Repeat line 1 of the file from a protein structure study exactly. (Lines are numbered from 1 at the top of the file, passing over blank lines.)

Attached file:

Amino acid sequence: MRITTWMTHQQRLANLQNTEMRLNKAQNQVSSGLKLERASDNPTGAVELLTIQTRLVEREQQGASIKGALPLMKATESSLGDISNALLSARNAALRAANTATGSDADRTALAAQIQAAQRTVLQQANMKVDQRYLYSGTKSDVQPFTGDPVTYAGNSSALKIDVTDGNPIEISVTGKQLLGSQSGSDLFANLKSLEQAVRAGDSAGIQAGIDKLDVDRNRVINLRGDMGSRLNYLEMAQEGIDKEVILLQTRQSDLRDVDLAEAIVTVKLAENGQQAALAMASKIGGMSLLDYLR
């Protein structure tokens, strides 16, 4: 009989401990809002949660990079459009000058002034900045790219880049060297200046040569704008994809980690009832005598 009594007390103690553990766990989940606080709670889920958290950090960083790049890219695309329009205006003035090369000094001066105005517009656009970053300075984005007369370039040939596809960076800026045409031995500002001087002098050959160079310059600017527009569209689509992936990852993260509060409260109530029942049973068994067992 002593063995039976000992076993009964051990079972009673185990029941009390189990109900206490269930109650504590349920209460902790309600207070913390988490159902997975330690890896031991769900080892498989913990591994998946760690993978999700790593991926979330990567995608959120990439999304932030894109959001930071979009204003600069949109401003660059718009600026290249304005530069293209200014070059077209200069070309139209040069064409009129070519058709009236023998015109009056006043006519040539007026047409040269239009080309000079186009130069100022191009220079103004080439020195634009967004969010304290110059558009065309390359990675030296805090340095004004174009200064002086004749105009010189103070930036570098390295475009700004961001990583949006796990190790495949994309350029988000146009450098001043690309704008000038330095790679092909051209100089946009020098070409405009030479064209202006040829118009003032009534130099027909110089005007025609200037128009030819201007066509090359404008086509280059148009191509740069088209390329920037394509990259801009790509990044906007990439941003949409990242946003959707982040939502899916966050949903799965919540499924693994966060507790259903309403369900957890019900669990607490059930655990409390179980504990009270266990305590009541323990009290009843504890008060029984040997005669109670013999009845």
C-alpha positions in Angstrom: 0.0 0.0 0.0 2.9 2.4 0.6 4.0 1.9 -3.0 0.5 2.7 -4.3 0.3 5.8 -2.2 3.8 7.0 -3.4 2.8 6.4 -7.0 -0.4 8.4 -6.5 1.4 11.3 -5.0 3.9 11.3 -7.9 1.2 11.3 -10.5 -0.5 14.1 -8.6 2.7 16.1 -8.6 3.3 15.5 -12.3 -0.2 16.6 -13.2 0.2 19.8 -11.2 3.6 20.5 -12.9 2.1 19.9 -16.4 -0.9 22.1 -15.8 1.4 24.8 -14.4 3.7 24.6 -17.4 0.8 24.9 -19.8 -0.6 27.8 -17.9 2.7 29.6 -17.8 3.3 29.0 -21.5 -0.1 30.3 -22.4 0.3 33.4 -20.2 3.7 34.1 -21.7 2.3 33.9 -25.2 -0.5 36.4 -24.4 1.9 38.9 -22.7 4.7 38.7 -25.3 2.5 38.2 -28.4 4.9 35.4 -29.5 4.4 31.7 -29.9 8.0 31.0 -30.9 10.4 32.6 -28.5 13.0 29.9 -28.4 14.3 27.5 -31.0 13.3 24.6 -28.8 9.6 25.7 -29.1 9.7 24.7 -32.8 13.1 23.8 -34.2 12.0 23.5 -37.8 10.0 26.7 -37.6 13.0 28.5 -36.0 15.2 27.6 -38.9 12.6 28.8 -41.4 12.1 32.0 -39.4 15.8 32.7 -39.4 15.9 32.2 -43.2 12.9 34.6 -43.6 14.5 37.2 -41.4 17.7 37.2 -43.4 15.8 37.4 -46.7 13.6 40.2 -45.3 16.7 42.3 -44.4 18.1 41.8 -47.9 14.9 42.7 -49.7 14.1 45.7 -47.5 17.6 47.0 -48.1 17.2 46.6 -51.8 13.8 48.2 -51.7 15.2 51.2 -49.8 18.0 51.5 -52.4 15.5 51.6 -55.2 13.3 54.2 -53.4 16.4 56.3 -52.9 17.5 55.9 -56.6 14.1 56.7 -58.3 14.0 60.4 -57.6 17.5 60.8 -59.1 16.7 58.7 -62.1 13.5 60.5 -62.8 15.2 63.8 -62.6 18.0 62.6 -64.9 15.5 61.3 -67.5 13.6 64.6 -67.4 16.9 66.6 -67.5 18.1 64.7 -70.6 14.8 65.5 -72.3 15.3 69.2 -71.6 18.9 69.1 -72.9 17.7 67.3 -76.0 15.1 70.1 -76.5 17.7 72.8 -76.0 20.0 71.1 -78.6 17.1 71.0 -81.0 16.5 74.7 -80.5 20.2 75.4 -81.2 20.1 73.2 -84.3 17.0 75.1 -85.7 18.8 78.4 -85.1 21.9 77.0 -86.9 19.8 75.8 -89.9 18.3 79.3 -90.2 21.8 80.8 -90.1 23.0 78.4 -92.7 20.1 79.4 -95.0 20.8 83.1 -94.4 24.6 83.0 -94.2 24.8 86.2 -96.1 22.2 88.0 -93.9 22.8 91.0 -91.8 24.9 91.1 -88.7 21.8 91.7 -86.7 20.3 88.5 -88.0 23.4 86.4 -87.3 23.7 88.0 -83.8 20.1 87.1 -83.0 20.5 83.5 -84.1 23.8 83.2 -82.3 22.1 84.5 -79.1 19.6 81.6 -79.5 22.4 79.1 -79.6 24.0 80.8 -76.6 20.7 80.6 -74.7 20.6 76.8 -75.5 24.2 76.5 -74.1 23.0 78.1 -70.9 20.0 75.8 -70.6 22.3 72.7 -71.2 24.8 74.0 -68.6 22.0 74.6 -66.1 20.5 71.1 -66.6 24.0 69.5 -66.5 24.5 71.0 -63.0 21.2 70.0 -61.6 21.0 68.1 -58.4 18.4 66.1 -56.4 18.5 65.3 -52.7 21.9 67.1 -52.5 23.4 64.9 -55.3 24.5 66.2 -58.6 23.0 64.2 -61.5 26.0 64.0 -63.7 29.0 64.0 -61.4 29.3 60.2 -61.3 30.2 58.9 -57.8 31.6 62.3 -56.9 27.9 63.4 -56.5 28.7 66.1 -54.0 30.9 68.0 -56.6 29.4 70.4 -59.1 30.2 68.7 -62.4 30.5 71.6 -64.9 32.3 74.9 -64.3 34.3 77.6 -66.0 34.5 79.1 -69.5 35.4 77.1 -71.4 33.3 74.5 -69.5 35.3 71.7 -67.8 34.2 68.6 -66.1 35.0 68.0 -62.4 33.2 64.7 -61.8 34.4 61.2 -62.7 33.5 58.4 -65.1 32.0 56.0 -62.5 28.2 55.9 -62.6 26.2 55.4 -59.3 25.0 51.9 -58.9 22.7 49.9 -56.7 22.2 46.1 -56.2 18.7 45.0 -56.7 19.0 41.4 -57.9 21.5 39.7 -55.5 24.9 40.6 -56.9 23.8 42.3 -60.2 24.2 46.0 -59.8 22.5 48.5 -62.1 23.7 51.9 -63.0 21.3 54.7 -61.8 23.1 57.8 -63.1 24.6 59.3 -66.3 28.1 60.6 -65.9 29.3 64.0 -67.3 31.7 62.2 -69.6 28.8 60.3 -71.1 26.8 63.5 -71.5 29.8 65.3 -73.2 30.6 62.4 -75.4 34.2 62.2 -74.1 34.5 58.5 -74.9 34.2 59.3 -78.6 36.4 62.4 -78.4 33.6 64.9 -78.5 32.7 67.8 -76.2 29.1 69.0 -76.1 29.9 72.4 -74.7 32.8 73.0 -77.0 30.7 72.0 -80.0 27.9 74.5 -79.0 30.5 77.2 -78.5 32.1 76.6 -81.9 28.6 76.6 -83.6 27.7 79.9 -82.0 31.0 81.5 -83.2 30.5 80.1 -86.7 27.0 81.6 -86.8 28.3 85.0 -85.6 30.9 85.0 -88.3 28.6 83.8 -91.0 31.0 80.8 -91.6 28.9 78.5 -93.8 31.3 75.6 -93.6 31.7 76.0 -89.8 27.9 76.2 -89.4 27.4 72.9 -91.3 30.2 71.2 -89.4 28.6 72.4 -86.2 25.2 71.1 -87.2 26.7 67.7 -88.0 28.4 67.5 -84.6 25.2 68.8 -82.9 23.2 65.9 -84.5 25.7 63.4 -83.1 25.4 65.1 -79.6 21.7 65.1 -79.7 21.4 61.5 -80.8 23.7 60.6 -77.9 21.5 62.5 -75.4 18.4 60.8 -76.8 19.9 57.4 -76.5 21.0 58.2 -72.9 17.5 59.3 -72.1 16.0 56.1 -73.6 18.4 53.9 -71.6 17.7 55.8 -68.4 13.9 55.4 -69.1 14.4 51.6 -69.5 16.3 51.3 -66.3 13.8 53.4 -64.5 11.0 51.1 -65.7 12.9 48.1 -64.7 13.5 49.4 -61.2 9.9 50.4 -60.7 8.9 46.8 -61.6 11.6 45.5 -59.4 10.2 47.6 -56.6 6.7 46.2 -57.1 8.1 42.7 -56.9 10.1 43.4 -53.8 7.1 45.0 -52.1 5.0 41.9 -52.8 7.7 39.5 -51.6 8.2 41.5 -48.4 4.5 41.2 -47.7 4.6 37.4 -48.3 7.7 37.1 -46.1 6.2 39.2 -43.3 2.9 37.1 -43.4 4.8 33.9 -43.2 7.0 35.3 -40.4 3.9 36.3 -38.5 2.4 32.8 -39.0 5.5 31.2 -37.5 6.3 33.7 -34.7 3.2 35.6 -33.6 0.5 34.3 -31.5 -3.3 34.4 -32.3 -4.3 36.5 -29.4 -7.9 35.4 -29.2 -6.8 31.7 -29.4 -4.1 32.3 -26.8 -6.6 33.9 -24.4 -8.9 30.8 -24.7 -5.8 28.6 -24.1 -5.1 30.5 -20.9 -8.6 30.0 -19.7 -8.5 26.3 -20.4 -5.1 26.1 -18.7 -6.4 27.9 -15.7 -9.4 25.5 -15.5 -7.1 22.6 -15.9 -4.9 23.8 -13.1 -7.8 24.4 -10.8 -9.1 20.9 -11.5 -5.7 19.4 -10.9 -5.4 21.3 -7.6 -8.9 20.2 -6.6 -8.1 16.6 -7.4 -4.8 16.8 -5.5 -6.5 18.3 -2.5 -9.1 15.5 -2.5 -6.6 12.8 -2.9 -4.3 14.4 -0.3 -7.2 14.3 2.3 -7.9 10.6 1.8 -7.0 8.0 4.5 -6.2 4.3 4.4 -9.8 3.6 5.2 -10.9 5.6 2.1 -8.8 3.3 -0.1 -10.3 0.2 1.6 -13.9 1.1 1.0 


Amino acid sequence: MRITTWMTHQQRLANLQNTEMRLNKAQNQVSSGLKLERASDNPTGAVELLTIQTRLVEREQQGASIKGALPLMKATESSLGDISNALLSARNAALRAANTATGSDADRTALAAQIQAAQRTVLQQANMKVDQRYLYSGTKSDVQPFTGDPVTYAGNSSALKIDVTDGNPIEISVTGKQLLGSQSGSDLFANLKSLEQAVRAGDSAGIQAGIDKLDVDRNRVINLRGDMGSRLNYLEMAQEGIDKEVILLQTRQSDLRDVDLAEAIVTVKLAENGQQAALAMASKIGGMSLLDYLR